The treatment of the anhydrous oxides following precipitation (bearing in mind the requirement discussed above with respect to the presence of acetate or similar ion) in order to prepare a solid composite suitable for use as a catalyst, follows practices known in the art insofar as the actual steps of washing, anion exchange and aging is concerned. In any case, the finally washed, ion exchanged and filtered cake of coprecipitate is then dried, as for example, in air or inert gases, to a temperature 7 of from about 150 to 300 F. The coprecipitate is then calcined, generally at a temperature of from about 750 to 1100 F., in the presence of an oxygen containing gas. In catalysts wherein the hydrogenating component is at least one metal or compound of molybdenum, tungsten, nickel or cobalt incorporated within a coprecipitate containing silica as a component, for example silica in admixture with alumina and titania, it is preferred to thermactivate (heat treat) the calcined composite by contact with a dried gas at a temperature of from about 850 to 1600 F. for a period in excess of about 0.25 hour.

The following examples will further illustrate the process of the present invention and various advantages thereof.

EXAMPLES OF PREPARATION OF HYDROFINING CATALYSTS USING TITANIUM COMPOUND ACCORDING TO PROCESS OF PRESENT INVENTION, COMPARED WITH SIMILAR PREPARATION METHOD USING A ZIRCONIUM COMPOUND INSTEAD OF A TITANIUM COMPOUND, AND CHARACTERISTICS AND USE OF FRESH AND REGENERATED CATA- LYSTS SO PREPARED Catalyst 1 (Comparison Catalyst) Solution IA Parts by Wt. oi Solution IIA Parts by Wt. of Components Solution IA Components Solution IB A. Preparation:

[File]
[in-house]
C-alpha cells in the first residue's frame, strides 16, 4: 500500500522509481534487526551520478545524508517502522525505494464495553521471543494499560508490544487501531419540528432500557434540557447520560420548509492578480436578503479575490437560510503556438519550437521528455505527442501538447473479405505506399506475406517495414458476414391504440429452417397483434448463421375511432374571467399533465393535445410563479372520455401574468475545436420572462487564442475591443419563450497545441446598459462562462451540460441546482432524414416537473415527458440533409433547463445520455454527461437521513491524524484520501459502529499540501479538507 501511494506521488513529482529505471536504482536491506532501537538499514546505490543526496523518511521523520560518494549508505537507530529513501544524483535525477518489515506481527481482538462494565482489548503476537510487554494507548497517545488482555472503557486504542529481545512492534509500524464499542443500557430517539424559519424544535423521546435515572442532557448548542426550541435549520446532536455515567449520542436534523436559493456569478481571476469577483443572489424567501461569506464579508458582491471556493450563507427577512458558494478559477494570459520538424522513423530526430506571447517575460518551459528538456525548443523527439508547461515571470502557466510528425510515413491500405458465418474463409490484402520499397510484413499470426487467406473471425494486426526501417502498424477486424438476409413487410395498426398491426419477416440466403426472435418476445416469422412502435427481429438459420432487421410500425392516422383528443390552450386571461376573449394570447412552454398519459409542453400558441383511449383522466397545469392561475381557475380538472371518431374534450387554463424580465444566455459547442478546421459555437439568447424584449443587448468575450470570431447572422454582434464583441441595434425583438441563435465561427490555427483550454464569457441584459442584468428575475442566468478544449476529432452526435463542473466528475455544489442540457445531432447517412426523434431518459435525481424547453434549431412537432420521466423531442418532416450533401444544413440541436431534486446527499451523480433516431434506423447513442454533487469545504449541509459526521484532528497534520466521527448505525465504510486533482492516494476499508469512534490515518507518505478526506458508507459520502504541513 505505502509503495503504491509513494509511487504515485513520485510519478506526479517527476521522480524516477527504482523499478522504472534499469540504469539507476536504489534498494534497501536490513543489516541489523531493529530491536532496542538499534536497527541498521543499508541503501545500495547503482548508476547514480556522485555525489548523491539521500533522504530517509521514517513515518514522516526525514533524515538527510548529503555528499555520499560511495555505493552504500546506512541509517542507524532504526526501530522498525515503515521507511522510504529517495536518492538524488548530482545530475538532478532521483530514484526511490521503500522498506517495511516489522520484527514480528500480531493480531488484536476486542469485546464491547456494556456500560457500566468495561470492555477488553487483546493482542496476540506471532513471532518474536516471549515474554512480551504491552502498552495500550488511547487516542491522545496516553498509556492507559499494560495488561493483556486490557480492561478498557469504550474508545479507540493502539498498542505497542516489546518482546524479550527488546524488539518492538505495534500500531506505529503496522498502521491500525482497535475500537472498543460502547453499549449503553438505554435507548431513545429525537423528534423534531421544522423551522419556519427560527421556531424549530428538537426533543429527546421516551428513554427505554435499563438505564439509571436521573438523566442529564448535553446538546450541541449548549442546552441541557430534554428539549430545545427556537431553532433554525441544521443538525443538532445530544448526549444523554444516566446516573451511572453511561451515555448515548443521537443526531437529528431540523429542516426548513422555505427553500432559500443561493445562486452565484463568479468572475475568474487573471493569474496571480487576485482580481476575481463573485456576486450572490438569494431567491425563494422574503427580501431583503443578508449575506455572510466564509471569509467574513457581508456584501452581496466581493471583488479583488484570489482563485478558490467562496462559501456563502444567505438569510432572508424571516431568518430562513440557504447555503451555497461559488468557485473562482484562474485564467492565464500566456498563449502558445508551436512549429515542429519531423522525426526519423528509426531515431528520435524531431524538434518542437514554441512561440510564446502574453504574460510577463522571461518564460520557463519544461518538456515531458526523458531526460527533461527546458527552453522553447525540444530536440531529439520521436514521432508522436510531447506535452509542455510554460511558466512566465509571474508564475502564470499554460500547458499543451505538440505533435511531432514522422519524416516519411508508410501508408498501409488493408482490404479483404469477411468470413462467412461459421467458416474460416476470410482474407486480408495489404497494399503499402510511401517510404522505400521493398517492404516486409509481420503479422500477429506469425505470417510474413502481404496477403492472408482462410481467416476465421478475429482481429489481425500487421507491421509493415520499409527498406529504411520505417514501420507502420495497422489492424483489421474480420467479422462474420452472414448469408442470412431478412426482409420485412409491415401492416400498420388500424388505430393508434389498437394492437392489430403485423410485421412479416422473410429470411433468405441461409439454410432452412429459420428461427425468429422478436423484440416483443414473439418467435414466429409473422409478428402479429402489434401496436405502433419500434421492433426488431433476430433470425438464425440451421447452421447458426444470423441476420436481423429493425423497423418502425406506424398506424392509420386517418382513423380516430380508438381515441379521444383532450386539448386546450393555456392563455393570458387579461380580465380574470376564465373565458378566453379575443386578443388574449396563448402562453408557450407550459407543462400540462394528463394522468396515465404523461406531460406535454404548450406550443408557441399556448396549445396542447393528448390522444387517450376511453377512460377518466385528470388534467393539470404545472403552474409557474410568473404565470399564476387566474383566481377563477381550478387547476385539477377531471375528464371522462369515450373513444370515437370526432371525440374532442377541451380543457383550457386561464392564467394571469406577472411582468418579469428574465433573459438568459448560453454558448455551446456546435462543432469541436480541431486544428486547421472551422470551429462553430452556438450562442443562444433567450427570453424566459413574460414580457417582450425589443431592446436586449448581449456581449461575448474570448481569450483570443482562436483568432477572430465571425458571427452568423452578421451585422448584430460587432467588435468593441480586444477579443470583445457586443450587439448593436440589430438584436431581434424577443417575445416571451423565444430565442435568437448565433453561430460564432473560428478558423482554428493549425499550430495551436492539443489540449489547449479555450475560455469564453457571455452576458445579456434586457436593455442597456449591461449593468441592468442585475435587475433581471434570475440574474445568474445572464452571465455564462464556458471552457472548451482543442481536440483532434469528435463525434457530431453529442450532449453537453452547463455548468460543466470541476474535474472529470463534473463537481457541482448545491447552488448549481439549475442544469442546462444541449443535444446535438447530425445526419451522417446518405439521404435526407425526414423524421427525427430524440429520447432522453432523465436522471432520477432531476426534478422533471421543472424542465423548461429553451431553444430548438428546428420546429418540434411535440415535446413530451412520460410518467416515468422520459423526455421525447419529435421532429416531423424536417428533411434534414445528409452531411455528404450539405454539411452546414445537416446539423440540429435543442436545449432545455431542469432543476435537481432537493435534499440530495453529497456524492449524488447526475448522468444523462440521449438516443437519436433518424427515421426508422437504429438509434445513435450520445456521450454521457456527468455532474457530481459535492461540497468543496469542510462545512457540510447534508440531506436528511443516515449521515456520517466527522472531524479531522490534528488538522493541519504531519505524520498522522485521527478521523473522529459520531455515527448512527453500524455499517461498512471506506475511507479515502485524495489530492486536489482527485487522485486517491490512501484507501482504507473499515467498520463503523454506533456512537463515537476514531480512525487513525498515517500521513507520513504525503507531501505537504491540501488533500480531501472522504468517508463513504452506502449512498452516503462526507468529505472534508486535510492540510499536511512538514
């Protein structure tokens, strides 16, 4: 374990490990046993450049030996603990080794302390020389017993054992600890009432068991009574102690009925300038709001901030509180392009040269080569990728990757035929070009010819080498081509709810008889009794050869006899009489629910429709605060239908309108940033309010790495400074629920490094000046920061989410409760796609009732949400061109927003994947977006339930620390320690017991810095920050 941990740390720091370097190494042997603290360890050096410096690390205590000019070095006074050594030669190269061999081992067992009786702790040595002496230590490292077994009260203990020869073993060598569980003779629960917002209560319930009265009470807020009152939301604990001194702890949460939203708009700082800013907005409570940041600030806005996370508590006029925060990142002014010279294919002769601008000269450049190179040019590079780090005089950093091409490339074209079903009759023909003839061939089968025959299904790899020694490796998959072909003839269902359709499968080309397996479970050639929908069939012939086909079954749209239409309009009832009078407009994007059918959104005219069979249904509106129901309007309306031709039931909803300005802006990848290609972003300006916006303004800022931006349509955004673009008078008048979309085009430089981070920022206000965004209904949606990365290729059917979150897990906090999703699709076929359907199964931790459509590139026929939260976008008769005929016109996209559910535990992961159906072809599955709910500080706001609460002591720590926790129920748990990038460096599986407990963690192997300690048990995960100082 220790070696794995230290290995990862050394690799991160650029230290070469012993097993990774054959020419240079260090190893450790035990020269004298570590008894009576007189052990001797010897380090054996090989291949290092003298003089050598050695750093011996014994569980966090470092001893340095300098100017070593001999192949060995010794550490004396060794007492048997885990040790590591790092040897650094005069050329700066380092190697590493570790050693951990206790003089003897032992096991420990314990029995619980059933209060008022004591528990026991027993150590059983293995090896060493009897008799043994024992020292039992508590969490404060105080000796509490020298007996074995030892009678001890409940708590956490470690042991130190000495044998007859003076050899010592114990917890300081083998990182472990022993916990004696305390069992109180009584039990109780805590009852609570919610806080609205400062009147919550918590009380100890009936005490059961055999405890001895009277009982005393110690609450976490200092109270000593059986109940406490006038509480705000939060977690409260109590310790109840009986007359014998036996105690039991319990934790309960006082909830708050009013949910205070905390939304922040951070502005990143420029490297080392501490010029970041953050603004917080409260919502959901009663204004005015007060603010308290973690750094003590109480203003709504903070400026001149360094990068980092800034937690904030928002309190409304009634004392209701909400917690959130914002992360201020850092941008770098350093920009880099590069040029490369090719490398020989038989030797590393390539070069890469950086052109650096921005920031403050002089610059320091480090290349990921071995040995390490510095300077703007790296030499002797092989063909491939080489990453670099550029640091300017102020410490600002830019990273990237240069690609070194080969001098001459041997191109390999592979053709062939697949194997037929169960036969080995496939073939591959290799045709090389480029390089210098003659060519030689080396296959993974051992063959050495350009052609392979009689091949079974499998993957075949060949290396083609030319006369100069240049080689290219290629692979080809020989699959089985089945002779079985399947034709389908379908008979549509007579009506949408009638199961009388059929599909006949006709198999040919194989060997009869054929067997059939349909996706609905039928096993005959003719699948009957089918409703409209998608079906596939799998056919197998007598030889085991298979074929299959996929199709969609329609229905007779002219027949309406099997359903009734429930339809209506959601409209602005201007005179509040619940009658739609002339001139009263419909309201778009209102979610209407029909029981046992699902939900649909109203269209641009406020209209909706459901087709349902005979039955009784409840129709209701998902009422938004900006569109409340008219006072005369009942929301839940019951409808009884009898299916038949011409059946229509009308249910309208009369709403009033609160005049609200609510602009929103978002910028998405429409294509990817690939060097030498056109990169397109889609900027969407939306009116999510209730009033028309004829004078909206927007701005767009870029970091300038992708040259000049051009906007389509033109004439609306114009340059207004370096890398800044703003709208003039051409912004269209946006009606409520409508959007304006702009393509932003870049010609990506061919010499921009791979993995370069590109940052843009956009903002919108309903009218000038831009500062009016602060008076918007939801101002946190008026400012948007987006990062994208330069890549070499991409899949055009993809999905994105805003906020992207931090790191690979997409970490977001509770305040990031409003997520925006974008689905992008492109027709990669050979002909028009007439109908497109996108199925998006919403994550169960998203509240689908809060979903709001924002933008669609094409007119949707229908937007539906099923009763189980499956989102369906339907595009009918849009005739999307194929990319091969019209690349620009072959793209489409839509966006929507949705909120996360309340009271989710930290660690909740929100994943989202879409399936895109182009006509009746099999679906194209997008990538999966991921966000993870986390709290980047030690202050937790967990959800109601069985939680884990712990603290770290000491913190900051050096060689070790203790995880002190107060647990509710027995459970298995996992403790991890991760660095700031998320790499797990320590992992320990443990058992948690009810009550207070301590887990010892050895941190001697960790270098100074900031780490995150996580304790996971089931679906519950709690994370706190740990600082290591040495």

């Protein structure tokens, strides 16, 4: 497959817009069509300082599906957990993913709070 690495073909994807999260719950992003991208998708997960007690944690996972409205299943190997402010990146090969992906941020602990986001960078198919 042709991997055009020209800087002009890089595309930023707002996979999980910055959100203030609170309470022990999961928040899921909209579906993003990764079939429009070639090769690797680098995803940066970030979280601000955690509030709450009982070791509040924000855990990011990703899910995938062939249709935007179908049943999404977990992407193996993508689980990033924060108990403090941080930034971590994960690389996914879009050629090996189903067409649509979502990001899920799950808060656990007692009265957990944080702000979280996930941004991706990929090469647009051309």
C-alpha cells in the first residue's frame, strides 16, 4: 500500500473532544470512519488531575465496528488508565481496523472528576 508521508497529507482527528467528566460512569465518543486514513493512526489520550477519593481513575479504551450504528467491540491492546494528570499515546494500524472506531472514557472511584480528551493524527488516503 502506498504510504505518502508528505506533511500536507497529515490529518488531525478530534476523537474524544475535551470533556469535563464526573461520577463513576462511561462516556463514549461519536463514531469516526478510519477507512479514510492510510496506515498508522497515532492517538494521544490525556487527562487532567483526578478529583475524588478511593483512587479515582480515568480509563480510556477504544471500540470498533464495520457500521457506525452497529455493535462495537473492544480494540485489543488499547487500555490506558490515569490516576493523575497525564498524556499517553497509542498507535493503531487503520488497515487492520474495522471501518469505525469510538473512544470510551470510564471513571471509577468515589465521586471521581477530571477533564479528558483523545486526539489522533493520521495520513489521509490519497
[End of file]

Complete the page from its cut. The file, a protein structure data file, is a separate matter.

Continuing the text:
(a) Acidic Solutions 33. 1 NiClz 33. 1 79. 8 A1013 79. 8

8. 1 ZlOClz... (None) (None) 'liClr 13.3 25.1 (N320) (3.3 SiO2) 25. 1 53 Acetic Acid 53 2, 074 H2O 2, 069

Solution IB Parts by Wt. oi Solution IIB Parts by Wt. of Components Solution IIA Components Solution IIB (b) Alkaline Solutions W a 25.3 W03 25.3 (None) NaOH. 7. 5 108 NHqOH. 108 H2O 823 H2O 815.5 (0) Mixture of Acidic and Akaline Solutions Solutions IA and HA, acidic solutions of metals and sodium silicate, were neutralized with alkaline tungsten Solutions 113 and HE, respectively, by mixing Solution IA with Solution IB, and by mixing Solution IIA with Solution 1113. Each mixture was a gel slurry with a pH of about 7.0. In each case the gel was filtered, dried to about 70% volatiles, formed into dia. particles, washed and ion exchanged with 1% ammonium acetate solution to reduce the sodium and chloride contents to a low level, including less than 0.25 wt. percent chloride, dried and calcined at 950 F.

Catalyst 1 Catalyst 2 Component Wt. Percent of Component Wt. Percent of Total Catalyst Total Catalyst B. Composition of Final Fresh Catalyst, Prior to NiO 19. 1 19.1 Sulfiding. 25. 3 25. 3 5. 6 5. 6 30. 5 30. 5 SiOz 19. 5 19. 5

Catalyst 1 Catalyst 2 C. Area and Pore Volume of Final Fresh Catalyst,

Prior to Sulfiding:

Area, Mfi/gram 299 360 Pore Volume, CC./gram 0.39 0.353

Fresh Catalysts 1 and 2 each were sulfided with dimethyl disulfide in a conventional manner.

d1 g E. Use of Fresh Sulfided Catalysts 1 and 2 for Hydro- Fresh Catalysts 1 and 2 were used in separate runs to hydrofine a Midway gas oil with a boiling fining.

range of 500900 F., containing 3,000 p.p.m. organic nitrogen. Each run was conducted at Run With Catalyst 1 Run With Catalyst 2 F. Catalyst Fouling Rate, F. Per Hour, During 0. 026 0. 035

Runs of E. G. Regeneration Catalysts 1 and 2, after being used until regeneration was required, each were regenerated with an oxygen-containing gas in a conventional manner.

Catalyst 1 Catalyst 2 H. Area and Pore Volume oi Rogonoratud Catalyst,

Prior to Sulfidlng:

Area, Mfilgramw 204 227 Pore Volume, cc./g 0. 351 0. 325

I. Sulfiding J. Use of Regeneratod Sulfided Catalysts l and 2 for Hydrolining.

temperature, wit

Rcgenerated Catalysts 1 and 2 were resulfided with dimethyl disulfide in a conventional manner.

Regcnerated and resulfidecl Catalysts 1 and 2 were used in separate runs to hydrofine the Midway gas oil described under E, under the conditions described under E, except for starting h the organic nitrogen content of the liquid product again being maintained at 0.3 p.p.m. by adjustment of catalyst temperature, which was required to be 758-761 F. at the start of the runs.

Run With Regenerated Catalyst 1 Run With Regenerated Catalyst 2 K. Catalyst Fouling Rate, F. Per Hour, During Runs of J.